While outlining hiring strategies for numerous law firms and speaking with managing partners, I realised the significance of soft skills in budding and even inexperienced lawyers.

I am sure you will agree with me that traditional educational institutions have frequently prioritised technical abilities and knowledge over the development of soft skills. However, there is a rising appreciation for the value of holistic education that includes both technical and human-centred skills. In the past, we used to focus primarily on hiring candidates with impressive academic qualifications and technical expertise. While those are undoubtedly valuable, we’ve come to realize that soft skills play a pivotal role in an individual’s success in the workplace.

As someone who has spent close to two decades in legal recruitment and vigilantly monitoring the recent transition during and post-pandemic, I have witnessed a concerning trend: more and more applicants are being turned down for interviews not because they lack technical aptitude, but because they lack essential soft skills. This realization highlights a critical issue and calls for a complete overhaul of our pedagogical approach to education. It is becoming increasingly clear that how we teach is just as important as what we teach.

In the legal sector, the demand for lawyers with natural human traits and strong interpersonal abilities will increase. While technological advancements and automated tools provide pre-made solutions, the ability to reason and make a compelling case remains essential. Creativity is highly sought-after, as it allows lawyers to approach legal issues from innovative perspectives. Additionally, skills related to cooperation, problem-solving, analytical thinking, and communication are highly valued in this evolving landscape.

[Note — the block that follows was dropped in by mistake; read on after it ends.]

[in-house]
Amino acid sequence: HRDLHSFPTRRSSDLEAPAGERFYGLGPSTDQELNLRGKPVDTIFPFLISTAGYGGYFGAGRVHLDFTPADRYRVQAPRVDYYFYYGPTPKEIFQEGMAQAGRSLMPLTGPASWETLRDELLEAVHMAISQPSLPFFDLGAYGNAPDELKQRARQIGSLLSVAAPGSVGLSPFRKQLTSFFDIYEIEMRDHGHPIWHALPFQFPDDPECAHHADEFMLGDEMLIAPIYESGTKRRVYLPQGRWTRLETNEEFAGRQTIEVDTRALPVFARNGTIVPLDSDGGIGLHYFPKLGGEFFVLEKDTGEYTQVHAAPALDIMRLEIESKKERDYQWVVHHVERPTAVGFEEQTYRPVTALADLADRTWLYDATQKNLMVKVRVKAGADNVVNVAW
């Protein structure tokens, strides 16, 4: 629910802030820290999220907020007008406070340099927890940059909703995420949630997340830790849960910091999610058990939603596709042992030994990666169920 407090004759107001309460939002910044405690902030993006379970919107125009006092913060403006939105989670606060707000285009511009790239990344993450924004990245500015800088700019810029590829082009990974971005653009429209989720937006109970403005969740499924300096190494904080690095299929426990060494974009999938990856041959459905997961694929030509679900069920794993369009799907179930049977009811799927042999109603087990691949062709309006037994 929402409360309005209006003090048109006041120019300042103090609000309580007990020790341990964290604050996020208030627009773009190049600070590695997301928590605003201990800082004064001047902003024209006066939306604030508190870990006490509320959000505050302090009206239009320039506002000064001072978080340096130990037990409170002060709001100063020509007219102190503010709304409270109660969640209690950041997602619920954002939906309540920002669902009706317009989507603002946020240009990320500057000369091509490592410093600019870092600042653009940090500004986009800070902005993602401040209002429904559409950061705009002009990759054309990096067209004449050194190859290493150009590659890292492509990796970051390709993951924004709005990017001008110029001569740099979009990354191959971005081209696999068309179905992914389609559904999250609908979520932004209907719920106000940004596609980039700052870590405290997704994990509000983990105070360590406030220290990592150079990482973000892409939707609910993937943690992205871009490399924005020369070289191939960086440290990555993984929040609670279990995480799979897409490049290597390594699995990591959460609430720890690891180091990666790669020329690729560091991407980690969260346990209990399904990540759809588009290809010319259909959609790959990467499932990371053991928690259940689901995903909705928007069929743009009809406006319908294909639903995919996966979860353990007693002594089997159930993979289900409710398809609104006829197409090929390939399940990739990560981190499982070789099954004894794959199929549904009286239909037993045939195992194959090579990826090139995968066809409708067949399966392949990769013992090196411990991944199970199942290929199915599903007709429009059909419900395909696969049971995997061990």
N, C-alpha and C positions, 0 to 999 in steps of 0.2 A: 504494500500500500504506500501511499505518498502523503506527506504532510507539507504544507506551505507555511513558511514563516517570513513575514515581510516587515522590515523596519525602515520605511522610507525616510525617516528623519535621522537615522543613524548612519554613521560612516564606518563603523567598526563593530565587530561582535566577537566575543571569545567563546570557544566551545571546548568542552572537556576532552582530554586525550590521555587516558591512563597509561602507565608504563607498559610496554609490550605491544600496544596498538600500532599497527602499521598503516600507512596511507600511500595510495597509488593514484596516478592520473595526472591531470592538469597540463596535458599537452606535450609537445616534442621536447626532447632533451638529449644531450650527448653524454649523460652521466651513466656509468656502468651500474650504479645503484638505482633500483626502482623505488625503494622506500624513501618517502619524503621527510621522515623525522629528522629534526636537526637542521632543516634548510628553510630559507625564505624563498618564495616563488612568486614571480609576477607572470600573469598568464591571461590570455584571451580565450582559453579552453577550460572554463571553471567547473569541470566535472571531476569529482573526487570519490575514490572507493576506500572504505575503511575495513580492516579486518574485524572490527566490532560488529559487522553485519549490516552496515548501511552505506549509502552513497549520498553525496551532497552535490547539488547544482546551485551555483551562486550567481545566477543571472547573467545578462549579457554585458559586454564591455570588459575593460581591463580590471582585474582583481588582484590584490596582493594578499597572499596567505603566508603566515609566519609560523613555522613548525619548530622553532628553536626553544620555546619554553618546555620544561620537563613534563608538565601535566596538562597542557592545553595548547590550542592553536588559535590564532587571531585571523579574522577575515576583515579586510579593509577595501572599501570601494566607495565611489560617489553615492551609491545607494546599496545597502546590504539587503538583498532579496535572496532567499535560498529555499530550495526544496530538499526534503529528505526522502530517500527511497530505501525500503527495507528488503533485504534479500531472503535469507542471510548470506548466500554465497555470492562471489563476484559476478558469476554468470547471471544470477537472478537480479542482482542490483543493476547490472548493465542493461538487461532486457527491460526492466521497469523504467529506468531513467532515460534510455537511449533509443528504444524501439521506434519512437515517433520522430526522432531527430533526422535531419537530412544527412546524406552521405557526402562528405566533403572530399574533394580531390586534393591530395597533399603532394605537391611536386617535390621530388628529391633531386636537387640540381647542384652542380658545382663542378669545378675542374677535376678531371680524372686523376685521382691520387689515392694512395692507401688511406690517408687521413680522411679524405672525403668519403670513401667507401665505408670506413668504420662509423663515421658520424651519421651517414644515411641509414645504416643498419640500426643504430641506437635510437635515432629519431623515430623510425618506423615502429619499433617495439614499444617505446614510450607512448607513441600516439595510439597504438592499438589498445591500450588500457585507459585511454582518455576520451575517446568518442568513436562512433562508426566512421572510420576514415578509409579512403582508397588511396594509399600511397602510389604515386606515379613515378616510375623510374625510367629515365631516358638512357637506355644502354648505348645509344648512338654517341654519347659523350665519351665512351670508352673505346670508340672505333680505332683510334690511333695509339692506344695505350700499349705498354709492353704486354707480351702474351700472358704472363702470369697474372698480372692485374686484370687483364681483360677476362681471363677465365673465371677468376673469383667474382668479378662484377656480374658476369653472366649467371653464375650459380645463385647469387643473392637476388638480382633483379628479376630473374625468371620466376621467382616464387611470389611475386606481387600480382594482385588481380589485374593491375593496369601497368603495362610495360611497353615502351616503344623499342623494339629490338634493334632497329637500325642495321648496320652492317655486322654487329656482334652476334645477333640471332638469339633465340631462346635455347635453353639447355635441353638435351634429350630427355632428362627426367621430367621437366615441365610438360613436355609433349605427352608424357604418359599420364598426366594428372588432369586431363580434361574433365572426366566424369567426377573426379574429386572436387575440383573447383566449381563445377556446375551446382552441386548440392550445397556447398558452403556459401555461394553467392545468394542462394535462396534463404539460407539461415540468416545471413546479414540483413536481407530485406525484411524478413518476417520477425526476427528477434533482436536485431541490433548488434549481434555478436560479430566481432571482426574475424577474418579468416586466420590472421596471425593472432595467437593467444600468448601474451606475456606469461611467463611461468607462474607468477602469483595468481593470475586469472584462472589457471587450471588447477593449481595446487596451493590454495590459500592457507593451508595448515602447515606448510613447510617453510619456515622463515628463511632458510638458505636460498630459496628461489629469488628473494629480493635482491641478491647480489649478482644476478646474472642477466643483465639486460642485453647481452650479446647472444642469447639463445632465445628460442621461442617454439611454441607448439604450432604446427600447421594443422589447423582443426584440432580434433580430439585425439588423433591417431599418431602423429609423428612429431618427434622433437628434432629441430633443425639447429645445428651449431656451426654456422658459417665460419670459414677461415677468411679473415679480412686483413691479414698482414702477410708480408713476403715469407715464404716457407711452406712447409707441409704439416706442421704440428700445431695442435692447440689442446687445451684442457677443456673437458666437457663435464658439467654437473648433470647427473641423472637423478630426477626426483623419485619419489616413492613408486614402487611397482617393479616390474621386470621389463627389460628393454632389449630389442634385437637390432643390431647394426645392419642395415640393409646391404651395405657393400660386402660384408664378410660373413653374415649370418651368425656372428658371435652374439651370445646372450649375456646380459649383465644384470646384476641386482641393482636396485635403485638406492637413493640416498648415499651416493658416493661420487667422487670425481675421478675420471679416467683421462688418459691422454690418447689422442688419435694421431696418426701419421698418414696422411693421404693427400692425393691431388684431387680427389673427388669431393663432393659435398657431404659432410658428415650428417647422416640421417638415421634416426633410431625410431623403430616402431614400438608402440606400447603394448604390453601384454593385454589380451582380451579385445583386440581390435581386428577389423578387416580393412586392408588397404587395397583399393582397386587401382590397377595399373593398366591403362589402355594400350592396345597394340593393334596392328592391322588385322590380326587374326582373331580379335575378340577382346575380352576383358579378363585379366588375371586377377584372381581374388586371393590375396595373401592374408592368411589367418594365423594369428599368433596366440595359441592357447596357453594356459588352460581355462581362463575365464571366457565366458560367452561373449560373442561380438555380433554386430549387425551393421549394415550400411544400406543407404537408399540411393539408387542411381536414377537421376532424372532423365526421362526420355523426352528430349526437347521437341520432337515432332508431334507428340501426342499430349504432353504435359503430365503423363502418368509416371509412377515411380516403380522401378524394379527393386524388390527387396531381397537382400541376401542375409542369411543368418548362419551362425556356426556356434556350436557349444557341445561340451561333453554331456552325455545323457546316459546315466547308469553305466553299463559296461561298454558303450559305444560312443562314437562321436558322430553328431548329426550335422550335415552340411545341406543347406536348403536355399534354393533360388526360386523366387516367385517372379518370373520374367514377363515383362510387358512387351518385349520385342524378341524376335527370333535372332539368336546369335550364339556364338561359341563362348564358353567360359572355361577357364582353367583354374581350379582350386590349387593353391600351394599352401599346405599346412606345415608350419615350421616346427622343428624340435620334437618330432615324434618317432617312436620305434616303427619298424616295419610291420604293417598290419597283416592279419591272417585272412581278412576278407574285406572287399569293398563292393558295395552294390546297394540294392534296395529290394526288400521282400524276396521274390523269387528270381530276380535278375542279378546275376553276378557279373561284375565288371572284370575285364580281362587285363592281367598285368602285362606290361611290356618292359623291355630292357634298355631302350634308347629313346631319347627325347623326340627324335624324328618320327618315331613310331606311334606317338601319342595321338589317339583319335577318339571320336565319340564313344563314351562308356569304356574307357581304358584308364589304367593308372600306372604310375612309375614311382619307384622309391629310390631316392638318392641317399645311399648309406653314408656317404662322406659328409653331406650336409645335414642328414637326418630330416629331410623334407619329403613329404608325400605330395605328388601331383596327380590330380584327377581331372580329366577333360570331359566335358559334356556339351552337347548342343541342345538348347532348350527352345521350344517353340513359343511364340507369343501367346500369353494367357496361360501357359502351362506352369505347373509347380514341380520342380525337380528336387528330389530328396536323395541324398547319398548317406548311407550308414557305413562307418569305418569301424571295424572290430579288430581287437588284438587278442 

By emphasizing the development of soft skills alongside technical knowledge, we can better equip individuals, including aspiring lawyers, to excel in an era where human qualities are highly valued and machines can handle routine tasks.

In conclusion, I firmly believe that a balanced education approach that combines technical skills with essential human qualities is key to preparing individuals, especially Gen Z, to work in challenging environments within the legal sector in India and beyond.

What’s your take?..


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